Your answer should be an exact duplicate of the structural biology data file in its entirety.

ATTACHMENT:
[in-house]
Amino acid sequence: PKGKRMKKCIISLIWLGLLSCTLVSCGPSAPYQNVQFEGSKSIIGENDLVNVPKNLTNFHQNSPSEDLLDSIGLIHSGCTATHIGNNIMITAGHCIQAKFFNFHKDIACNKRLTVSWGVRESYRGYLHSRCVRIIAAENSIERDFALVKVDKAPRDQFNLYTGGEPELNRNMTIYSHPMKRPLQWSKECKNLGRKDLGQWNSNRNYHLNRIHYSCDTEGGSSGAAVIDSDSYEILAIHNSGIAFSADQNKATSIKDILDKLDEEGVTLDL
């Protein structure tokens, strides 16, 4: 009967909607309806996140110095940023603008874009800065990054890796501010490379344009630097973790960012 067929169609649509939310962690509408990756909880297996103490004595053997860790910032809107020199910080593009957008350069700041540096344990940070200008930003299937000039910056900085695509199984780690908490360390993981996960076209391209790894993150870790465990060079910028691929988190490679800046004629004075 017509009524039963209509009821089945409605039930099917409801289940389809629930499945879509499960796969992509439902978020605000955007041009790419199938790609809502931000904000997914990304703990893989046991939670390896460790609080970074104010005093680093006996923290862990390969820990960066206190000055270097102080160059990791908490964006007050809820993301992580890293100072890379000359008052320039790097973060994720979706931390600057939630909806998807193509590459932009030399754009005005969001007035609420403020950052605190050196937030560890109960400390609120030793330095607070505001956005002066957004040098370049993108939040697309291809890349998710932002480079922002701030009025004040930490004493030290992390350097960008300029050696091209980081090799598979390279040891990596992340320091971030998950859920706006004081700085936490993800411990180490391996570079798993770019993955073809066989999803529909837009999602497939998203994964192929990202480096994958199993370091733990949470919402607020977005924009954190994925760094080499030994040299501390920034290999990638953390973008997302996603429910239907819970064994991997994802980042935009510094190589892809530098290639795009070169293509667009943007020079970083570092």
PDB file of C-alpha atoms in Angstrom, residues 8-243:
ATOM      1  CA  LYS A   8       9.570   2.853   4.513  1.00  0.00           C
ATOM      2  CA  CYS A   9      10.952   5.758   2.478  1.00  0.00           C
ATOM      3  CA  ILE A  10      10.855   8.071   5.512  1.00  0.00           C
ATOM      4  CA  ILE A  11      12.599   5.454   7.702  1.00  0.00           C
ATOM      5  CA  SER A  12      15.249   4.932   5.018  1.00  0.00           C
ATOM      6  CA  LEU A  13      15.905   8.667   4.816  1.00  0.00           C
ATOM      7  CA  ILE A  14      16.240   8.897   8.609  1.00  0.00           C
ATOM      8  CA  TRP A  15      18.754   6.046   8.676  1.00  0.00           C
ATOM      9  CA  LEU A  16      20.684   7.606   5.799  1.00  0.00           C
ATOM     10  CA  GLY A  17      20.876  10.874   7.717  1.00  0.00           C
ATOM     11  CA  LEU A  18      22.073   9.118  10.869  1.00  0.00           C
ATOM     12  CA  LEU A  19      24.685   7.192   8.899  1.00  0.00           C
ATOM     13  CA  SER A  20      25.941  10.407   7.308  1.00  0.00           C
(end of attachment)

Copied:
[in-house]
Amino acid sequence: PKGKRMKKCIISLIWLGLLSCTLVSCGPSAPYQNVQFEGSKSIIGENDLVNVPKNLTNFHQNSPSEDLLDSIGLIHSGCTATHIGNNIMITAGHCIQAKFFNFHKDIACNKRLTVSWGVRESYRGYLHSRCVRIIAAENSIERDFALVKVDKAPRDQFNLYTGGEPELNRNMTIYSHPMKRPLQWSKECKNLGRKDLGQWNSNRNYHLNRIHYSCDTEGGSSGAAVIDSDSYEILAIHNSGIAFSADQNKATSIKDILDKLDEEGVTLDL
């Protein structure tokens, strides 16, 4: 009967909607309806996140110095940023603008874009800065990054890796501010490379344009630097973790960012 067929169609649509939310962690509408990756909880297996103490004595053997860790910032809107020199910080593009957008350069700041540096344990940070200008930003299937000039910056900085695509199984780690908490360390993981996960076209391209790894993150870790465990060079910028691929988190490679800046004629004075 017509009524039963209509009821089945409605039930099917409801289940389809629930499945879509499960796969992509439902978020605000955007041009790419199938790609809502931000904000997914990304703990893989046991939670390896460790609080970074104010005093680093006996923290862990390969820990960066206190000055270097102080160059990791908490964006007050809820993301992580890293100072890379000359008052320039790097973060994720979706931390600057939630909806998807193509590459932009030399754009005005969001007035609420403020950052605190050196937030560890109960400390609120030793330095607070505001956005002066957004040098370049993108939040697309291809890349998710932002480079922002701030009025004040930490004493030290992390350097960008300029050696091209980081090799598979390279040891990596992340320091971030998950859920706006004081700085936490993800411990180490391996570079798993770019993955073809066989999803529909837009999602497939998203994964192929990202480096994958199993370091733990949470919402607020977005924009954190994925760094080499030994040299501390920034290999990638953390973008997302996603429910239907819970064994991997994802980042935009510094190589892809530098290639795009070169293509667009943007020079970083570092």
PDB file of C-alpha atoms in Angstrom, residues 8-243:
ATOM      1  CA  LYS A   8       9.570   2.853   4.513  1.00  0.00           C
ATOM      2  CA  CYS A   9      10.952   5.758   2.478  1.00  0.00           C
ATOM      3  CA  ILE A  10      10.855   8.071   5.512  1.00  0.00           C
ATOM      4  CA  ILE A  11      12.599   5.454   7.702  1.00  0.00           C
ATOM      5  CA  SER A  12      15.249   4.932   5.018  1.00  0.00           C
ATOM      6  CA  LEU A  13      15.905   8.667   4.816  1.00  0.00           C
ATOM      7  CA  ILE A  14      16.240   8.897   8.609  1.00  0.00           C
ATOM      8  CA  TRP A  15      18.754   6.046   8.676  1.00  0.00           C
ATOM      9  CA  LEU A  16      20.684   7.606   5.799  1.00  0.00           C
ATOM     10  CA  GLY A  17      20.876  10.874   7.717  1.00  0.00           C
ATOM     11  CA  LEU A  18      22.073   9.118  10.869  1.00  0.00           C
ATOM     12  CA  LEU A  19      24.685   7.192   8.899  1.00  0.00           C
ATOM     13  CA  SER A  20      25.941  10.407   7.308  1.00  0.00           C